‘Tomorrow’s technology, today’ – Transport Secretary in Sunderland to announce £37million boost for electric vehicles

Transport Secretary Patrick McLoughlin pictured during his visit to the Skills Academy for Sustainable Manufacturing at Nissan, Sunderland. His visit was to launch a new scheme for electirc vehicle plug-in points.
Transport Secretary Patrick McLoughlin pictured during his visit to the Skills Academy for Sustainable Manufacturing at Nissan, Sunderland. His visit was to launch a new scheme for electirc vehicle plug-in points.
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PRODUCTION at Sunderland’s Nissan plant could be boosted after plans to increase the number of charging stations nationwide were announced.

Transport Secretary Patrick McLoughlin visited Wearside yesterday to reveal a £37million funding scheme to help with the costs of installing charging point for electric cars in public and residential areas.

Transport Secretary Patrick McLoughlin pictured during his visit to the Skills Academy for Sustainable Manufacturing at Nissan, Sunderland. His visit was to launch a new scheme for electirc vehicle plug-in points.

Transport Secretary Patrick McLoughlin pictured during his visit to the Skills Academy for Sustainable Manufacturing at Nissan, Sunderland. His visit was to launch a new scheme for electirc vehicle plug-in points.

The pot of cash can be accessed by local authorities looking to introduce rapid charging points, which can give vehicles enough power for a journey of around 100 miles in under half an hour.

Residents installing chargepoints where they live will also be able to apply for money, as will train operators installing new charge points at railway stations.

The first of Nissan’s all-electric Leaf cars are due to roll off the production line in spring and senior vice-president for manufacturing, purchasing and supply chain, John Martin, told the Echo he hopes the scheme will support production at the plant long into the future.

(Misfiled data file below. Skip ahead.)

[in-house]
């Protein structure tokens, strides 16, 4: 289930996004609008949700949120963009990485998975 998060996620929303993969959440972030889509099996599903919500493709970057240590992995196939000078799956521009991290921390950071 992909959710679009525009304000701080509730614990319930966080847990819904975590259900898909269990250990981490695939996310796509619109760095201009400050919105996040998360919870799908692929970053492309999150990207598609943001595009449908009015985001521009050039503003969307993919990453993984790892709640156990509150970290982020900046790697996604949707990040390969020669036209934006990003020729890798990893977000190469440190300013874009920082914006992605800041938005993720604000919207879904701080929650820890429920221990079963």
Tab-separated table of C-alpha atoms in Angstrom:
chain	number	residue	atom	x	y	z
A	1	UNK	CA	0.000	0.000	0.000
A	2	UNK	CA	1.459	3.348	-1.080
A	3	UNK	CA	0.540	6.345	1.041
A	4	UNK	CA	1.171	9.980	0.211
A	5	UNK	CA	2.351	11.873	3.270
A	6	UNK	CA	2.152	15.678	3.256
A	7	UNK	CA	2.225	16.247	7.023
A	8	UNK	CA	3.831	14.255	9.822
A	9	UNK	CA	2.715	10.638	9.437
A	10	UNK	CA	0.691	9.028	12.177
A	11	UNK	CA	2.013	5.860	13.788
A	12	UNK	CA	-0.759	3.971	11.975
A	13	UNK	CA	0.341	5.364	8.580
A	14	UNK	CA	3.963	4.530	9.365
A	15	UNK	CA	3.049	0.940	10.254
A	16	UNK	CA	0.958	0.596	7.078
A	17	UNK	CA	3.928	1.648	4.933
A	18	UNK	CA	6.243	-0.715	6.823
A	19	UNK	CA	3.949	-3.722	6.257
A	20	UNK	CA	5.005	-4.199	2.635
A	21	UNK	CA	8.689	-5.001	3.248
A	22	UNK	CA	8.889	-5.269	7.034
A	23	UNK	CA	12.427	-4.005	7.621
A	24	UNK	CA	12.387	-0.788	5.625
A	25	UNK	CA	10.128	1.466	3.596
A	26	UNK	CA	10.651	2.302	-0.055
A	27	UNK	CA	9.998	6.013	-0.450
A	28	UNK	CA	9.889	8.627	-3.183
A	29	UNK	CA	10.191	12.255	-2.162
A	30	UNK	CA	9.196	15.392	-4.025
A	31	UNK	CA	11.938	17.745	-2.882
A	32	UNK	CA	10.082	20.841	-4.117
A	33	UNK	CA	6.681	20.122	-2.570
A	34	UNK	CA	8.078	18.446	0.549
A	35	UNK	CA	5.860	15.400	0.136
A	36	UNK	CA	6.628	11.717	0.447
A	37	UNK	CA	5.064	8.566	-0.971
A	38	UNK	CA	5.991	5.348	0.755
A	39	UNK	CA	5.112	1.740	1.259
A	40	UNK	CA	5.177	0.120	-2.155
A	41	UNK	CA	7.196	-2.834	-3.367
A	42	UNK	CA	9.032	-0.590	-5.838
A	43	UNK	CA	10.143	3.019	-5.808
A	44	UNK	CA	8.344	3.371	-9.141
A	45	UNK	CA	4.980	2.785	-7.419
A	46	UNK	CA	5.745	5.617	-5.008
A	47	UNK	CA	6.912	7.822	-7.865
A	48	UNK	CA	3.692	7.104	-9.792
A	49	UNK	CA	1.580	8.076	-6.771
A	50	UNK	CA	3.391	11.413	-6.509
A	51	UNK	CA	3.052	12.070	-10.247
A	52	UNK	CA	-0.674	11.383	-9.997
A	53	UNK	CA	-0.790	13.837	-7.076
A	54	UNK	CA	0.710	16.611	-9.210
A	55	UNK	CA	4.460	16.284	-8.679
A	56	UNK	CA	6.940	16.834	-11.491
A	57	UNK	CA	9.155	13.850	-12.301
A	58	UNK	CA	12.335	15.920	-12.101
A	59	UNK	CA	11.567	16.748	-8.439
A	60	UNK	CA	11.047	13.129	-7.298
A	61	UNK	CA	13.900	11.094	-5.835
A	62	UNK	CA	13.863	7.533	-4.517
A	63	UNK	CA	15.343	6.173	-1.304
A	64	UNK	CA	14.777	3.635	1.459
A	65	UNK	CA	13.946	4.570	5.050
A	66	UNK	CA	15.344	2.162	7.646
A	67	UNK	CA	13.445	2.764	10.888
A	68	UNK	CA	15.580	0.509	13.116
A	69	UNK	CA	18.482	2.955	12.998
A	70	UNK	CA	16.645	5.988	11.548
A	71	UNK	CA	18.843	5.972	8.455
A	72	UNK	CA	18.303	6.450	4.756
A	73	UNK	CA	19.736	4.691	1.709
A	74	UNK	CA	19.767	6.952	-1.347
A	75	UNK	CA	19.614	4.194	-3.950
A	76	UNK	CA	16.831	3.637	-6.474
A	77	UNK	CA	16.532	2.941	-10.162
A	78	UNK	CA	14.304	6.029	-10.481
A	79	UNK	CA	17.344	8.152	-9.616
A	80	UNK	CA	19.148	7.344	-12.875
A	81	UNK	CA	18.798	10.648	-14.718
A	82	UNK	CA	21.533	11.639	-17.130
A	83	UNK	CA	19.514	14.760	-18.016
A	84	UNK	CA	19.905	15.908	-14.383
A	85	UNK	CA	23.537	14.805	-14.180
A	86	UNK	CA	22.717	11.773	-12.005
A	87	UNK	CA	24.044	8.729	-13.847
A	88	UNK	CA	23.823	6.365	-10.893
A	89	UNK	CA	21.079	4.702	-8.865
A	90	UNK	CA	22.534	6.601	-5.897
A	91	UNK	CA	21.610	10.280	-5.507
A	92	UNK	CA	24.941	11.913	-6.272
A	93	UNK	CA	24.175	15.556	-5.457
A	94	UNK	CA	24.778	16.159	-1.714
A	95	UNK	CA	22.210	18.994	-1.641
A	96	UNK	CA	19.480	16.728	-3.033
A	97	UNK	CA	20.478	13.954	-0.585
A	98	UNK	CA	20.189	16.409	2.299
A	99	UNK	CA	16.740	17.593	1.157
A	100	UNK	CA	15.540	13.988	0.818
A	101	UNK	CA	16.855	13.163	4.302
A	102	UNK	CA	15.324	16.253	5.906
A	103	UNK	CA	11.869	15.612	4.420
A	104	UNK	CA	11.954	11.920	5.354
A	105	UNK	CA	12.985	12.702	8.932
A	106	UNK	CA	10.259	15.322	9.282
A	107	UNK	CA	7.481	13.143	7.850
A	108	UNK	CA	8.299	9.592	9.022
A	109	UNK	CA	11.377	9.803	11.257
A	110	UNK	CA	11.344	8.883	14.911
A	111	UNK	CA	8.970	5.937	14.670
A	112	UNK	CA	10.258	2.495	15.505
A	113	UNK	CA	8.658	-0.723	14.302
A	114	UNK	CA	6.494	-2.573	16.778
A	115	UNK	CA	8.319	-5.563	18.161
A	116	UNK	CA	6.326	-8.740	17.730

“This is really going to help us because one of the primary issues for electric cars is range anxiety.

“There are two ways to overcome that. We will continue developing our cars to improve range but also you need an infrastructure to charge cars,” he said.

“This will go a long way towards addressing that.

“This is an emerging technology, it needs government money and this can only help the plant.”

Mr McLoughlin said that while he would love to see petrol prices reduced, it is important for the Government to invest in plans for the future.

“This is about talking about tomorrow’s technology. Tomorrow’s technology is today,” he said.

“It’s not inconsequential because we are seeing here locally-based companies investing huge sums of money creating new jobs, and electric is one of the answers for the future. You wouldn’t see the likes of Nissan investing to the degree they are investing in electric if they didn’t think so.

“I know they’ve got a very proud record of what they have done so far here and I travelled in a Leaf this morning and apart from it being a lot quieter, I wouldn’t have known it wasn’t a petrol vehicle.”

Twitter: @sunechomark